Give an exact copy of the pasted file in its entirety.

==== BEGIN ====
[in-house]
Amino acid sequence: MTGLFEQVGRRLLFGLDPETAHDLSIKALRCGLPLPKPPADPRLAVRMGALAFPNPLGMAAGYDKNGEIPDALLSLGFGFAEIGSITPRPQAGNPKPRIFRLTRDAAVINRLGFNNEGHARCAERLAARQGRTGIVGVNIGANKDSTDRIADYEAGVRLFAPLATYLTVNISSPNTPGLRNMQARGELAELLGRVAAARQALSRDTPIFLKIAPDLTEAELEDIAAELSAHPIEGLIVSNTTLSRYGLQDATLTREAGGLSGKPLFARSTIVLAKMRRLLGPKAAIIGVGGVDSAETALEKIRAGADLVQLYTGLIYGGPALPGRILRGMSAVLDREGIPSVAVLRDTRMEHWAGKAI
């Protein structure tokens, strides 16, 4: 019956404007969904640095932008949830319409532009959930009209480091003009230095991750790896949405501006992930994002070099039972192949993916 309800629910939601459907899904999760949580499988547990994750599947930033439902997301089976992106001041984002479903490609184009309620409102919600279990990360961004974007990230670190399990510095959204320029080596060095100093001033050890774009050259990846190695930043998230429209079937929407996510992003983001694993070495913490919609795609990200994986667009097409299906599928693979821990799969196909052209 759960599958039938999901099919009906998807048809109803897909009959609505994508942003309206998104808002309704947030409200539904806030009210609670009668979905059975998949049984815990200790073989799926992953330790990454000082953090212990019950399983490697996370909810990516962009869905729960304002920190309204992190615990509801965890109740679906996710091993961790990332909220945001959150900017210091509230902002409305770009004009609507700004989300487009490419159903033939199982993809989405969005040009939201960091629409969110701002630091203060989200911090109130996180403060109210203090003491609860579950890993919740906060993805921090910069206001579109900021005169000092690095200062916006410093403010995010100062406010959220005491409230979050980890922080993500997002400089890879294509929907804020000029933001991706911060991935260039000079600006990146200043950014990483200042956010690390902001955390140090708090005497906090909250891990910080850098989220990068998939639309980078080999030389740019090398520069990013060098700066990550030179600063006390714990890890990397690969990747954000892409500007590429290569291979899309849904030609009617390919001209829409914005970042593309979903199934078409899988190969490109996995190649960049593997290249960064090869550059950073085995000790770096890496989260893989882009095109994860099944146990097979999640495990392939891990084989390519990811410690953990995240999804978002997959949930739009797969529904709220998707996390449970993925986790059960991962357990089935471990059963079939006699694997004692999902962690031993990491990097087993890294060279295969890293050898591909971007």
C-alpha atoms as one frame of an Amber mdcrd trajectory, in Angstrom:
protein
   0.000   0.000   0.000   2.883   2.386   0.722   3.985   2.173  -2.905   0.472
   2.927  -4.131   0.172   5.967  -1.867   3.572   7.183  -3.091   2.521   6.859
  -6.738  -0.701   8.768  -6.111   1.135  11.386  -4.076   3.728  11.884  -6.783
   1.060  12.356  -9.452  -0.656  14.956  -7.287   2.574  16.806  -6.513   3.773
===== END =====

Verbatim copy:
[in-house]
Amino acid sequence: MTGLFEQVGRRLLFGLDPETAHDLSIKALRCGLPLPKPPADPRLAVRMGALAFPNPLGMAAGYDKNGEIPDALLSLGFGFAEIGSITPRPQAGNPKPRIFRLTRDAAVINRLGFNNEGHARCAERLAARQGRTGIVGVNIGANKDSTDRIADYEAGVRLFAPLATYLTVNISSPNTPGLRNMQARGELAELLGRVAAARQALSRDTPIFLKIAPDLTEAELEDIAAELSAHPIEGLIVSNTTLSRYGLQDATLTREAGGLSGKPLFARSTIVLAKMRRLLGPKAAIIGVGGVDSAETALEKIRAGADLVQLYTGLIYGGPALPGRILRGMSAVLDREGIPSVAVLRDTRMEHWAGKAI
């Protein structure tokens, strides 16, 4: 019956404007969904640095932008949830319409532009959930009209480091003009230095991750790896949405501006992930994002070099039972192949993916 309800629910939601459907899904999760949580499988547990994750599947930033439902997301089976992106001041984002479903490609184009309620409102919600279990990360961004974007990230670190399990510095959204320029080596060095100093001033050890774009050259990846190695930043998230429209079937929407996510992003983001694993070495913490919609795609990200994986667009097409299906599928693979821990799969196909052209 759960599958039938999901099919009906998807048809109803897909009959609505994508942003309206998104808002309704947030409200539904806030009210609670009668979905059975998949049984815990200790073989799926992953330790990454000082953090212990019950399983490697996370909810990516962009869905729960304002920190309204992190615990509801965890109740679906996710091993961790990332909220945001959150900017210091509230902002409305770009004009609507700004989300487009490419159903033939199982993809989405969005040009939201960091629409969110701002630091203060989200911090109130996180403060109210203090003491609860579950890993919740906060993805921090910069206001579109900021005169000092690095200062916006410093403010995010100062406010959220005491409230979050980890922080993500997002400089890879294509929907804020000029933001991706911060991935260039000079600006990146200043950014990483200042956010690390902001955390140090708090005497906090909250891990910080850098989220990068998939639309980078080999030389740019090398520069990013060098700066990550030179600063006390714990890890990397690969990747954000892409500007590429290569291979899309849904030609009617390919001209829409914005970042593309979903199934078409899988190969490109996995190649960049593997290249960064090869550059950073085995000790770096890496989260893989882009095109994860099944146990097979999640495990392939891990084989390519990811410690953990995240999804978002997959949930739009797969529904709220998707996390449970993925986790059960991962357990089935471990059963079939006699694997004692999902962690031993990491990097087993890294060279295969890293050898591909971007």
C-alpha atoms as one frame of an Amber mdcrd trajectory, in Angstrom:
protein
   0.000   0.000   0.000   2.883   2.386   0.722   3.985   2.173  -2.905   0.472
   2.927  -4.131   0.172   5.967  -1.867   3.572   7.183  -3.091   2.521   6.859
  -6.738  -0.701   8.768  -6.111   1.135  11.386  -4.076   3.728  11.884  -6.783
   1.060  12.356  -9.452  -0.656  14.956  -7.287   2.574  16.806  -6.513   3.773